This second republic will be succeeded by oligarchy, founded on men's valuations, in which the rich bear rule, and the poor have no share in the government. The change from the ambitious republic to oligarchy is made by that treasury which every one has filled with gold: for first of all they and their wives find out methods of expence, and to this purpose strain and disobey the laws, one observing and rivalling another, the generality become of this kind; and proceeding to greater desires of making money, the more honourable they account this to be, the more will virtue be thought dishonourable. Virtue is so different from wealth, that they always weigh against each other. Whilst wealth and the wealthy are held in honour in the city, both virtue and the good must be more dishonoured, and what is honoured is pursued, and what is dishonoured is neglected. Instead then of ambitious men, they will become lovers of gain. The rich they praise and admire, and bring into the magistracy, but the poor man they despise. They then make laws, marking out the boundary of the constitution, and regulating the quantity of oligarchic power, according to the quantity of wealth; more to the more wealthy, and less to the less: so that he who hath not the valuation settled by law is to have no share in the government. What think you of this constitution? If we should appoint pilots according to their valuation, but never entrust a ship with a poor man, though better skilled in his art, we should make very bad navigation. — Again, such a city is not one, but of necessity two; one, consisting of the poor, and the other of the rich, dwelling in one place, and always plotting against one another. They are, moreover, incapable to wage war, because of the necessity they are under, either of employing the armed multitude, and of dreading them more than the enemy, or to appear in battle, truely oligarchic, and at the same time be unwilling to advance money for the public service, through a natural disposition of covetousness.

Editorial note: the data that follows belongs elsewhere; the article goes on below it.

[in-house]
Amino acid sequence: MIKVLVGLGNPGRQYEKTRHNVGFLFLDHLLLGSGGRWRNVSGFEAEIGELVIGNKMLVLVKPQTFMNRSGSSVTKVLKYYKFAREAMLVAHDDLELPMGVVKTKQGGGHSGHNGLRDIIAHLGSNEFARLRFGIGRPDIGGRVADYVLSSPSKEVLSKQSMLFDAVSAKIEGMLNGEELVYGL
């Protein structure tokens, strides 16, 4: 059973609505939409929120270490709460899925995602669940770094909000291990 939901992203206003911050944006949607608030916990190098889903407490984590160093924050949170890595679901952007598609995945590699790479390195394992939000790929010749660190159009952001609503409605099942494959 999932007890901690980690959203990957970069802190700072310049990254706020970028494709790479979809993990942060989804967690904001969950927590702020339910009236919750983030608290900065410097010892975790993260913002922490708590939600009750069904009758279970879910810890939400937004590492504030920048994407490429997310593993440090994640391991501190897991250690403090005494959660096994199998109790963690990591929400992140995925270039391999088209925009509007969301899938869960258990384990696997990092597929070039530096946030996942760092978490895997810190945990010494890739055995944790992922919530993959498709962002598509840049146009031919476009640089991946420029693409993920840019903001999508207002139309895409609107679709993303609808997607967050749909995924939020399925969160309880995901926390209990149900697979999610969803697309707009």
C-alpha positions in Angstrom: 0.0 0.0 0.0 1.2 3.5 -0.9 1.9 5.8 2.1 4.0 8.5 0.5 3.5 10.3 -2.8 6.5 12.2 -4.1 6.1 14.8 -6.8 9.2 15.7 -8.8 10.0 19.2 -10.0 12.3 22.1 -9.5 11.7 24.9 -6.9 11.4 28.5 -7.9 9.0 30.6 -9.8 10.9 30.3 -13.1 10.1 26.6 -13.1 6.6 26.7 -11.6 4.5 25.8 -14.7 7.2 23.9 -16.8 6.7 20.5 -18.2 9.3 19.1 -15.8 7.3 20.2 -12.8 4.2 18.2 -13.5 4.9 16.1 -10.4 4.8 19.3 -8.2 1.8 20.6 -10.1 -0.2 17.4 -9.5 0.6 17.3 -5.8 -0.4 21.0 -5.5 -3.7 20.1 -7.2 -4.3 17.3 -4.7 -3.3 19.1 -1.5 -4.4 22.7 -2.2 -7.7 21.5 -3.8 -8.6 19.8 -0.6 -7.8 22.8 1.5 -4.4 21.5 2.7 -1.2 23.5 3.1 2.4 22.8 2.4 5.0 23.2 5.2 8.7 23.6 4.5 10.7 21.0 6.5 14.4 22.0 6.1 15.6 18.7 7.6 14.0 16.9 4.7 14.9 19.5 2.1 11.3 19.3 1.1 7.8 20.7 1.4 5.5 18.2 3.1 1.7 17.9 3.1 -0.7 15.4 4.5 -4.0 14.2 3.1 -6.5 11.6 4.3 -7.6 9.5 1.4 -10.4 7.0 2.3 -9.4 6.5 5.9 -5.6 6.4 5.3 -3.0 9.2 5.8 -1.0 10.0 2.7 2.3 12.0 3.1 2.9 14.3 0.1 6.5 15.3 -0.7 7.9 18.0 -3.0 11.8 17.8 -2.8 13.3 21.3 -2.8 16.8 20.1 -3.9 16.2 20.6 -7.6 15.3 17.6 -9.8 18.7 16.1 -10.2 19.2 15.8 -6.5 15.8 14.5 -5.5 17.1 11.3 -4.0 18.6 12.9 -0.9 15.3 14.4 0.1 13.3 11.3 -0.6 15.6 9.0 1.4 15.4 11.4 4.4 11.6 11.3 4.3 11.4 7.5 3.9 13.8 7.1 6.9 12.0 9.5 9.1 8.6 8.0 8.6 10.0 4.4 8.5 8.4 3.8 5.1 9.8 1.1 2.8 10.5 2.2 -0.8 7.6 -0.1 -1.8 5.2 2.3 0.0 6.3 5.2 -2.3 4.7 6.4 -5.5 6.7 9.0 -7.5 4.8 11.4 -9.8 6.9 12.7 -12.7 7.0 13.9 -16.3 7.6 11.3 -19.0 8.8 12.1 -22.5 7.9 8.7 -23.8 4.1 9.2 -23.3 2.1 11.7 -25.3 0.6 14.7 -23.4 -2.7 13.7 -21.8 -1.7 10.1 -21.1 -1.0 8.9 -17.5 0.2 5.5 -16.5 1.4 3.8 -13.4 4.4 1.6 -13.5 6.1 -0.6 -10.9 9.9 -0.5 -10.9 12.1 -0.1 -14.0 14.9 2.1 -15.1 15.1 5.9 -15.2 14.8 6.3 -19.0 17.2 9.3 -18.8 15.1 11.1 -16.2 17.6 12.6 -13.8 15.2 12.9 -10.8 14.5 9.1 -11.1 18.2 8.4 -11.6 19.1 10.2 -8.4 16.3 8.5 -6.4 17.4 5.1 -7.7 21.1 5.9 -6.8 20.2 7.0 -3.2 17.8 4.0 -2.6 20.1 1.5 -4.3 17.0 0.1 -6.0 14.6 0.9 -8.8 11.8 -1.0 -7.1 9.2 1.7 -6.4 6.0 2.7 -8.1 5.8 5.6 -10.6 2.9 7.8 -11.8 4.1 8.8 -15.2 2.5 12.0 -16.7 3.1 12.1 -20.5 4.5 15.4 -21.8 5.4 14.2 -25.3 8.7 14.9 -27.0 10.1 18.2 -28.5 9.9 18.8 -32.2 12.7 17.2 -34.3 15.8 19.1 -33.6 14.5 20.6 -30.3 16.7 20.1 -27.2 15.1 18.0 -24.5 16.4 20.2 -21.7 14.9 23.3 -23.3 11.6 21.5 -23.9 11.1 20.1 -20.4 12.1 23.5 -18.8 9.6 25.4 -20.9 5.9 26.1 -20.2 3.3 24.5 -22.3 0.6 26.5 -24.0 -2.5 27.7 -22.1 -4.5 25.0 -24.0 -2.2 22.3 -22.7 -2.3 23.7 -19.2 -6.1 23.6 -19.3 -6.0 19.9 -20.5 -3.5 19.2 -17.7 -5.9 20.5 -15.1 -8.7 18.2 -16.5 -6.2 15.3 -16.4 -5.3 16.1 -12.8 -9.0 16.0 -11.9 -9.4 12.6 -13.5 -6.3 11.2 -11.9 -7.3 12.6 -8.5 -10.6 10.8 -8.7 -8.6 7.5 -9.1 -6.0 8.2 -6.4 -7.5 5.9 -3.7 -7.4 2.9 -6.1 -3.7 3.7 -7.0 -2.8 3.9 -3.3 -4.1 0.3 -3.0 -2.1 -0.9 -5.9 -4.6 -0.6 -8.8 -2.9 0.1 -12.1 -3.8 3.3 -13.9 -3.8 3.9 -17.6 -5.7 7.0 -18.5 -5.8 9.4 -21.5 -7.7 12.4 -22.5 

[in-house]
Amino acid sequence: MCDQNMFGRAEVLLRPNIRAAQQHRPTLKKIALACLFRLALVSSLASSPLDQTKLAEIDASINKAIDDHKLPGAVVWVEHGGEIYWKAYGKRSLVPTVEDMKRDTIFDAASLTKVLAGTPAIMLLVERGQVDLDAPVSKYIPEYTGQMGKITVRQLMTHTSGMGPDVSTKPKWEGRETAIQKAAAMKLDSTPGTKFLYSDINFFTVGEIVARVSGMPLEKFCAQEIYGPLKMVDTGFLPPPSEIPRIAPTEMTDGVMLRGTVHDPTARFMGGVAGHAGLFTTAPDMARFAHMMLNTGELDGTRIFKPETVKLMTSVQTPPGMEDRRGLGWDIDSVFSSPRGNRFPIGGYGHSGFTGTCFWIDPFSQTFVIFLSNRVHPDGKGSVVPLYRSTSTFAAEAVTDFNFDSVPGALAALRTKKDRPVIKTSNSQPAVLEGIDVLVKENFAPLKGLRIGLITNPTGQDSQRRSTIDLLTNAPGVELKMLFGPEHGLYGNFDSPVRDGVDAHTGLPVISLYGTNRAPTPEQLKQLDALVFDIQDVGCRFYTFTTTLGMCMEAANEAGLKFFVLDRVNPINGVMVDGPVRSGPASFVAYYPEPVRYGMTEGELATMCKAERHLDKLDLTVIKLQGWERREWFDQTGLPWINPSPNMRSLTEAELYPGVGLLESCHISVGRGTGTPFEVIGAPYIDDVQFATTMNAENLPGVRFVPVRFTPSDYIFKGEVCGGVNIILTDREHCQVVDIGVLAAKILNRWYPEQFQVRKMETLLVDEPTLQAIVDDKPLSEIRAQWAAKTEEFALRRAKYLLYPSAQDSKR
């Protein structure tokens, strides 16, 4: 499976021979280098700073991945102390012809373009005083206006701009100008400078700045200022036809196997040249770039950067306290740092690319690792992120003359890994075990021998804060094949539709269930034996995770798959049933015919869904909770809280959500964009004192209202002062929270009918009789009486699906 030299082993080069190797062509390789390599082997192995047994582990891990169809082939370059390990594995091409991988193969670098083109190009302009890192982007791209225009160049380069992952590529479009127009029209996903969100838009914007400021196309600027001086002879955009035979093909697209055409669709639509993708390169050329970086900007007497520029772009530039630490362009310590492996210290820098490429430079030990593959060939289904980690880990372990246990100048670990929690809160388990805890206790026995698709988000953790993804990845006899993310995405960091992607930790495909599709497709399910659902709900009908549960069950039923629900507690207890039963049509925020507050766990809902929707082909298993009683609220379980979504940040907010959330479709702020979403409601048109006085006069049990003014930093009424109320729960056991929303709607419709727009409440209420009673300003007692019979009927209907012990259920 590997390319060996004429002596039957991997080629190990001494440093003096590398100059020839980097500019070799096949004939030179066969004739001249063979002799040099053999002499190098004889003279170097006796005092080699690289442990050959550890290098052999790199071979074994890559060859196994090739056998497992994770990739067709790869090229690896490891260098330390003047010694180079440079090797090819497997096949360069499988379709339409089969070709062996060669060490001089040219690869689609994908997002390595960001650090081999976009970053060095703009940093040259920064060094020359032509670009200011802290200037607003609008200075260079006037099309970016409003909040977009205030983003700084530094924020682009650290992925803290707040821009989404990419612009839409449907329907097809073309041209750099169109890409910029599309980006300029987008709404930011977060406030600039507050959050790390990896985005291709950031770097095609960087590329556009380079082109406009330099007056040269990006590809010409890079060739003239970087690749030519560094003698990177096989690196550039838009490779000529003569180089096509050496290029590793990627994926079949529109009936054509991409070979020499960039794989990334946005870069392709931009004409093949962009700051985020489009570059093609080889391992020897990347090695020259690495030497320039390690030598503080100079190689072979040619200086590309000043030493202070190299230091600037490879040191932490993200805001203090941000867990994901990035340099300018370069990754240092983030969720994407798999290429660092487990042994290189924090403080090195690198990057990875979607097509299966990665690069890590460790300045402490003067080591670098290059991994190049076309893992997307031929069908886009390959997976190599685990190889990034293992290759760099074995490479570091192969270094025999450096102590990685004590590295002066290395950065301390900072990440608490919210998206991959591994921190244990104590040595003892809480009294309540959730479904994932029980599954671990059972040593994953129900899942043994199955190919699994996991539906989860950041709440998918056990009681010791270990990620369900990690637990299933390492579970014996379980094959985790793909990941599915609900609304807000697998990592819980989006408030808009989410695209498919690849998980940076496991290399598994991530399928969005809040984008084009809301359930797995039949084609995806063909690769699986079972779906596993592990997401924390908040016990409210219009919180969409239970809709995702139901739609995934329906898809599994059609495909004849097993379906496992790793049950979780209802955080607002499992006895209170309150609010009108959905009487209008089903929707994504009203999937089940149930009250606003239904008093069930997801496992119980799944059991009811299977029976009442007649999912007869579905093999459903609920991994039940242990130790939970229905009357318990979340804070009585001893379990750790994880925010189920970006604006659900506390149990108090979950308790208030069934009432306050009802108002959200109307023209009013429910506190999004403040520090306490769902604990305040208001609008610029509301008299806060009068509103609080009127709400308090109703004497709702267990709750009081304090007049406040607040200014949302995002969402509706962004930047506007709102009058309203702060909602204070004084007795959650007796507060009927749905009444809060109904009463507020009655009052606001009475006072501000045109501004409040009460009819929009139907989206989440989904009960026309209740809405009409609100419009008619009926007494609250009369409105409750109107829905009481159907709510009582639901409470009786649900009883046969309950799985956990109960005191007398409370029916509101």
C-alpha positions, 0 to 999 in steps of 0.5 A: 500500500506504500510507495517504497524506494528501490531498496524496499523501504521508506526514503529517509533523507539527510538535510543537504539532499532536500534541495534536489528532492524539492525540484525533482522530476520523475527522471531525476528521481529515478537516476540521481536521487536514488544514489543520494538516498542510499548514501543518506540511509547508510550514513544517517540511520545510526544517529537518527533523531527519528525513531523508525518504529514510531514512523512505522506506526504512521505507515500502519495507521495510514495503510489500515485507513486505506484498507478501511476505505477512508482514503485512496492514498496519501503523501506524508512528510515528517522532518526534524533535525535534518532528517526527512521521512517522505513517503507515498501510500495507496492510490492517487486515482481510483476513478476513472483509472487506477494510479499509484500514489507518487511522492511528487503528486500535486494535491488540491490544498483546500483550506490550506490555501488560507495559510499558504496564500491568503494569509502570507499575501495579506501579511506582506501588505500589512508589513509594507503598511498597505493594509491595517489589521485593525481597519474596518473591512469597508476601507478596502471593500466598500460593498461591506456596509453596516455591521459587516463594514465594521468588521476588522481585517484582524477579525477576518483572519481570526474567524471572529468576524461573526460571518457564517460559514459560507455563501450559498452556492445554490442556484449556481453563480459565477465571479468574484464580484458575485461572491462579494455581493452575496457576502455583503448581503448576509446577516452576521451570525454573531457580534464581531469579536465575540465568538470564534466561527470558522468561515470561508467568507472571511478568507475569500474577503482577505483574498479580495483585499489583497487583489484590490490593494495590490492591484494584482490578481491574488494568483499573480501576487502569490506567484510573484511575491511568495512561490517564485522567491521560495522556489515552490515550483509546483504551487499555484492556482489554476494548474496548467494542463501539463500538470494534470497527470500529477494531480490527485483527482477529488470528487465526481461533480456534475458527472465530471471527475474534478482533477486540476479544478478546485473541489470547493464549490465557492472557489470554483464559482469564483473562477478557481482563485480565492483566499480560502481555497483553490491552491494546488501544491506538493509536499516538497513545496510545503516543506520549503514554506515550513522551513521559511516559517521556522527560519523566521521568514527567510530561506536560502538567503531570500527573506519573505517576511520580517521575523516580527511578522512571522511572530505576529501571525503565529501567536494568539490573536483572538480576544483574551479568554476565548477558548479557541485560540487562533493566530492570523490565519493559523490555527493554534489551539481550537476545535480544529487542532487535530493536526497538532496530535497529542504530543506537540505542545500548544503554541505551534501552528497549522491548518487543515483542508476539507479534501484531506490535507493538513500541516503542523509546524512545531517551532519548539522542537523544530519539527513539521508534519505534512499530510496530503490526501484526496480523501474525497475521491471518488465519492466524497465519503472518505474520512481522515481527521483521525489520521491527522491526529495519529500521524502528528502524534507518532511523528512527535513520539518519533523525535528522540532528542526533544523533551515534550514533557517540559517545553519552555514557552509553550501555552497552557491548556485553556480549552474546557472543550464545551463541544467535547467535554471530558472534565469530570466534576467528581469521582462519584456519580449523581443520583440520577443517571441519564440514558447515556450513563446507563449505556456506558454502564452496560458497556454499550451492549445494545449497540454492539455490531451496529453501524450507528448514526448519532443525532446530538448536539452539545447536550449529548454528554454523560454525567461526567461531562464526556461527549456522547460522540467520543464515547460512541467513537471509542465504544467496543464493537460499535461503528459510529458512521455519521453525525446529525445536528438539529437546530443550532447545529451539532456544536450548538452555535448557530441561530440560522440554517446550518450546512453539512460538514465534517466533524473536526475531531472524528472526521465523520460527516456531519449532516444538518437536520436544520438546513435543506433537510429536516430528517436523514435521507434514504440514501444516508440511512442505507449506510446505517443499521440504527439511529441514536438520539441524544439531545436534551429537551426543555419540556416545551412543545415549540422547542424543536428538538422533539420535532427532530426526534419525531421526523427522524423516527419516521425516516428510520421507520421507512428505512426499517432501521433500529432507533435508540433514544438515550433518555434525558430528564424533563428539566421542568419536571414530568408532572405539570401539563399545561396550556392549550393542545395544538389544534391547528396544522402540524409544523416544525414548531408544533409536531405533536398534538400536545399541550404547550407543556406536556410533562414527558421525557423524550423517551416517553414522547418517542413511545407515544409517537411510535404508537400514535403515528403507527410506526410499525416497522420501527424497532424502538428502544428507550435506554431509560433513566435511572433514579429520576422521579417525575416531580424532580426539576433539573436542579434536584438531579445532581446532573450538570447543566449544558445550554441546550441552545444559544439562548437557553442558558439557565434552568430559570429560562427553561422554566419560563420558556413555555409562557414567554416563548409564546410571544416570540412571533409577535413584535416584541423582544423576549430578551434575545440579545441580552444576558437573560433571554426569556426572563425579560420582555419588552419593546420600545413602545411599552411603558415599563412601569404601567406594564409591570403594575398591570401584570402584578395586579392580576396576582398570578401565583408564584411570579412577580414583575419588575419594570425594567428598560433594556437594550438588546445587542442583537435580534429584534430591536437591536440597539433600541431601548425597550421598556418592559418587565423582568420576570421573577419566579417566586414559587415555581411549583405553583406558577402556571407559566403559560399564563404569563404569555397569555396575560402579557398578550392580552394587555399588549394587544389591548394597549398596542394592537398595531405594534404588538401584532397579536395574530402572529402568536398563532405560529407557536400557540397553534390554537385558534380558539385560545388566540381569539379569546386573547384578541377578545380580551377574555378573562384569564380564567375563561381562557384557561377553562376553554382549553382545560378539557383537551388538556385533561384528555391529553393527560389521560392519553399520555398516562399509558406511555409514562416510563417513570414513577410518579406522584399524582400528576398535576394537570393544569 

In such a government almost all are poor, except the governors; and where there are poor, there are somewhere concealed thieves, and purse-cutters, and sacrilegious persons, and workers of all other evils: these the magistracy with diligence and force restrains: these are drones in a city with dangerous stings.